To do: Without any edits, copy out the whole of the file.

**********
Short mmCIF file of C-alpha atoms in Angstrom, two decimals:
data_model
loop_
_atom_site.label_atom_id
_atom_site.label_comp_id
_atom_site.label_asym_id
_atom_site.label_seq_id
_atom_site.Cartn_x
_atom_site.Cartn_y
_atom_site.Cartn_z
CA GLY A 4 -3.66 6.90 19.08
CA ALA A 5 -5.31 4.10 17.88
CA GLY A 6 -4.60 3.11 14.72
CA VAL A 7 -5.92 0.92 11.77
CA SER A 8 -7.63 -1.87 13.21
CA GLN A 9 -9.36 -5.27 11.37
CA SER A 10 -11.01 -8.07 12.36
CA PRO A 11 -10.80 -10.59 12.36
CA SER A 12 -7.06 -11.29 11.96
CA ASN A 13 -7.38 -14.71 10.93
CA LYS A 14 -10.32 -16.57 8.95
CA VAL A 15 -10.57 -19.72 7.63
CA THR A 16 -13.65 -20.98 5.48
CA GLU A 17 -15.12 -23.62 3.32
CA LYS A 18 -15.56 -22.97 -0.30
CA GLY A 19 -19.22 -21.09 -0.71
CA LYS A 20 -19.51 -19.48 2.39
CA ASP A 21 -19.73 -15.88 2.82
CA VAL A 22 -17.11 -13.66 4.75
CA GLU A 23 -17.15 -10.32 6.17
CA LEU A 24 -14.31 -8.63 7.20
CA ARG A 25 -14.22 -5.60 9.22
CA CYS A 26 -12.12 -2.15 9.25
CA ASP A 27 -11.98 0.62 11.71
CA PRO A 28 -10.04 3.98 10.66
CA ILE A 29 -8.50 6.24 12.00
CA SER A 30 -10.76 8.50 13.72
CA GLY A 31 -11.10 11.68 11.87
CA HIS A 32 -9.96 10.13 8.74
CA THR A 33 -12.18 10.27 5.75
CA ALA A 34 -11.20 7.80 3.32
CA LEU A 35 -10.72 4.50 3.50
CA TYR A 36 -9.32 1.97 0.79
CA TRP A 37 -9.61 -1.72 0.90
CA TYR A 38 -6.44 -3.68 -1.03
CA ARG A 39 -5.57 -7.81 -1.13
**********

Short mmCIF file of C-alpha atoms in Angstrom, two decimals:
data_model
loop_
_atom_site.label_atom_id
_atom_site.label_comp_id
_atom_site.label_asym_id
_atom_site.label_seq_id
_atom_site.Cartn_x
_atom_site.Cartn_y
_atom_site.Cartn_z
CA GLY A 4 -3.66 6.90 19.08
CA ALA A 5 -5.31 4.10 17.88
CA GLY A 6 -4.60 3.11 14.72
CA VAL A 7 -5.92 0.92 11.77
CA SER A 8 -7.63 -1.87 13.21
CA GLN A 9 -9.36 -5.27 11.37
CA SER A 10 -11.01 -8.07 12.36
CA PRO A 11 -10.80 -10.59 12.36
CA SER A 12 -7.06 -11.29 11.96
CA ASN A 13 -7.38 -14.71 10.93
CA LYS A 14 -10.32 -16.57 8.95
CA VAL A 15 -10.57 -19.72 7.63
CA THR A 16 -13.65 -20.98 5.48
CA GLU A 17 -15.12 -23.62 3.32
CA LYS A 18 -15.56 -22.97 -0.30
CA GLY A 19 -19.22 -21.09 -0.71
CA LYS A 20 -19.51 -19.48 2.39
CA ASP A 21 -19.73 -15.88 2.82
CA VAL A 22 -17.11 -13.66 4.75
CA GLU A 23 -17.15 -10.32 6.17
CA LEU A 24 -14.31 -8.63 7.20
CA ARG A 25 -14.22 -5.60 9.22
CA CYS A 26 -12.12 -2.15 9.25
CA ASP A 27 -11.98 0.62 11.71
CA PRO A 28 -10.04 3.98 10.66
CA ILE A 29 -8.50 6.24 12.00
CA SER A 30 -10.76 8.50 13.72
CA GLY A 31 -11.10 11.68 11.87
CA HIS A 32 -9.96 10.13 8.74
CA THR A 33 -12.18 10.27 5.75
CA ALA A 34 -11.20 7.80 3.32
CA LEU A 35 -10.72 4.50 3.50
CA TYR A 36 -9.32 1.97 0.79
CA TRP A 37 -9.61 -1.72 0.90
CA TYR A 38 -6.44 -3.68 -1.03
CA ARG A 39 -5.57 -7.81 -1.13